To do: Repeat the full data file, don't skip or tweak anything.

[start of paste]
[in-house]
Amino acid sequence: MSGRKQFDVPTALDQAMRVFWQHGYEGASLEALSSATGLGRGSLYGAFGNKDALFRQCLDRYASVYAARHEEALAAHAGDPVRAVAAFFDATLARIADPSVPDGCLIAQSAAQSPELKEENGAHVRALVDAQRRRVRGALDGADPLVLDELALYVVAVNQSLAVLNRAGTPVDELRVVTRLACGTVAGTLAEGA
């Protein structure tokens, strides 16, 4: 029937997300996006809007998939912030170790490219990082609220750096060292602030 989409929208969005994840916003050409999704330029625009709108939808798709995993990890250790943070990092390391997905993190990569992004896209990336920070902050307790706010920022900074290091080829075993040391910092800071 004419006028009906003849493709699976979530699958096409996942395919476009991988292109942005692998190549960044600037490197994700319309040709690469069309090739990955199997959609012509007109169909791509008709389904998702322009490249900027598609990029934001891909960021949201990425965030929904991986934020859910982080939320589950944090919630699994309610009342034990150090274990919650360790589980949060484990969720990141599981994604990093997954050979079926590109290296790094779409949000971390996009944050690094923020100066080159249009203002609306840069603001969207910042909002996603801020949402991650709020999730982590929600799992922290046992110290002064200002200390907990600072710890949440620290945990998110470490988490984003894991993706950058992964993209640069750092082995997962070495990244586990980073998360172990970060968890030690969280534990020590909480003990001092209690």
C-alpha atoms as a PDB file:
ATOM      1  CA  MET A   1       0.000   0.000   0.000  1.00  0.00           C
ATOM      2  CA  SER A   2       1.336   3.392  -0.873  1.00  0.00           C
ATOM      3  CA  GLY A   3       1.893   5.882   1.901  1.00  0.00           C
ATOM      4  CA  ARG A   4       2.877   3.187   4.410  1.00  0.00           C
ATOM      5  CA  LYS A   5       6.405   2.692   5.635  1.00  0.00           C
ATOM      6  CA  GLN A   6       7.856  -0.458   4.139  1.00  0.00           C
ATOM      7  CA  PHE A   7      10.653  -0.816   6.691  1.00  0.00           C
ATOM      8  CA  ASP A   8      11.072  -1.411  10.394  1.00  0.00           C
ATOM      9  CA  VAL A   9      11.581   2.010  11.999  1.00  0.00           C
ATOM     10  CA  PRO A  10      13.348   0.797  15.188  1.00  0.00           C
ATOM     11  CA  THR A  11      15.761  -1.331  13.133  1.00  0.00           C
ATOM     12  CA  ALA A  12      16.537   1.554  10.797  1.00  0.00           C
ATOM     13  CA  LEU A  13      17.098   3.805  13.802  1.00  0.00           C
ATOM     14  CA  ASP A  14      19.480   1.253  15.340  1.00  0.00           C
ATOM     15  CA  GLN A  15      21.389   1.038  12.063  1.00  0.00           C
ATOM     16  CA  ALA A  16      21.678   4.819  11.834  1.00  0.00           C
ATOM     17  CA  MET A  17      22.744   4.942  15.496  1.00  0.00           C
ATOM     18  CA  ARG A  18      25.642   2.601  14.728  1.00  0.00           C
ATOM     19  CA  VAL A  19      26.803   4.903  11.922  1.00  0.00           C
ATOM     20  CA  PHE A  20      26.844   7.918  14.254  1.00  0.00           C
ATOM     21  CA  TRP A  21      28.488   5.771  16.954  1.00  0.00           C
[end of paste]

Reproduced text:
[in-house]
Amino acid sequence: MSGRKQFDVPTALDQAMRVFWQHGYEGASLEALSSATGLGRGSLYGAFGNKDALFRQCLDRYASVYAARHEEALAAHAGDPVRAVAAFFDATLARIADPSVPDGCLIAQSAAQSPELKEENGAHVRALVDAQRRRVRGALDGADPLVLDELALYVVAVNQSLAVLNRAGTPVDELRVVTRLACGTVAGTLAEGA
């Protein structure tokens, strides 16, 4: 029937997300996006809007998939912030170790490219990082609220750096060292602030 989409929208969005994840916003050409999704330029625009709108939808798709995993990890250790943070990092390391997905993190990569992004896209990336920070902050307790706010920022900074290091080829075993040391910092800071 004419006028009906003849493709699976979530699958096409996942395919476009991988292109942005692998190549960044600037490197994700319309040709690469069309090739990955199997959609012509007109169909791509008709389904998702322009490249900027598609990029934001891909960021949201990425965030929904991986934020859910982080939320589950944090919630699994309610009342034990150090274990919650360790589980949060484990969720990141599981994604990093997954050979079926590109290296790094779409949000971390996009944050690094923020100066080159249009203002609306840069603001969207910042909002996603801020949402991650709020999730982590929600799992922290046992110290002064200002200390907990600072710890949440620290945990998110470490988490984003894991993706950058992964993209640069750092082995997962070495990244586990980073998360172990970060968890030690969280534990020590909480003990001092209690």
C-alpha atoms as a PDB file:
ATOM      1  CA  MET A   1       0.000   0.000   0.000  1.00  0.00           C
ATOM      2  CA  SER A   2       1.336   3.392  -0.873  1.00  0.00           C
ATOM      3  CA  GLY A   3       1.893   5.882   1.901  1.00  0.00           C
ATOM      4  CA  ARG A   4       2.877   3.187   4.410  1.00  0.00           C
ATOM      5  CA  LYS A   5       6.405   2.692   5.635  1.00  0.00           C
ATOM      6  CA  GLN A   6       7.856  -0.458   4.139  1.00  0.00           C
ATOM      7  CA  PHE A   7      10.653  -0.816   6.691  1.00  0.00           C
ATOM      8  CA  ASP A   8      11.072  -1.411  10.394  1.00  0.00           C
ATOM      9  CA  VAL A   9      11.581   2.010  11.999  1.00  0.00           C
ATOM     10  CA  PRO A  10      13.348   0.797  15.188  1.00  0.00           C
ATOM     11  CA  THR A  11      15.761  -1.331  13.133  1.00  0.00           C
ATOM     12  CA  ALA A  12      16.537   1.554  10.797  1.00  0.00           C
ATOM     13  CA  LEU A  13      17.098   3.805  13.802  1.00  0.00           C
ATOM     14  CA  ASP A  14      19.480   1.253  15.340  1.00  0.00           C
ATOM     15  CA  GLN A  15      21.389   1.038  12.063  1.00  0.00           C
ATOM     16  CA  ALA A  16      21.678   4.819  11.834  1.00  0.00           C
ATOM     17  CA  MET A  17      22.744   4.942  15.496  1.00  0.00           C
ATOM     18  CA  ARG A  18      25.642   2.601  14.728  1.00  0.00           C
ATOM     19  CA  VAL A  19      26.803   4.903  11.922  1.00  0.00           C
ATOM     20  CA  PHE A  20      26.844   7.918  14.254  1.00  0.00           C
ATOM     21  CA  TRP A  21      28.488   5.771  16.954  1.00  0.00           C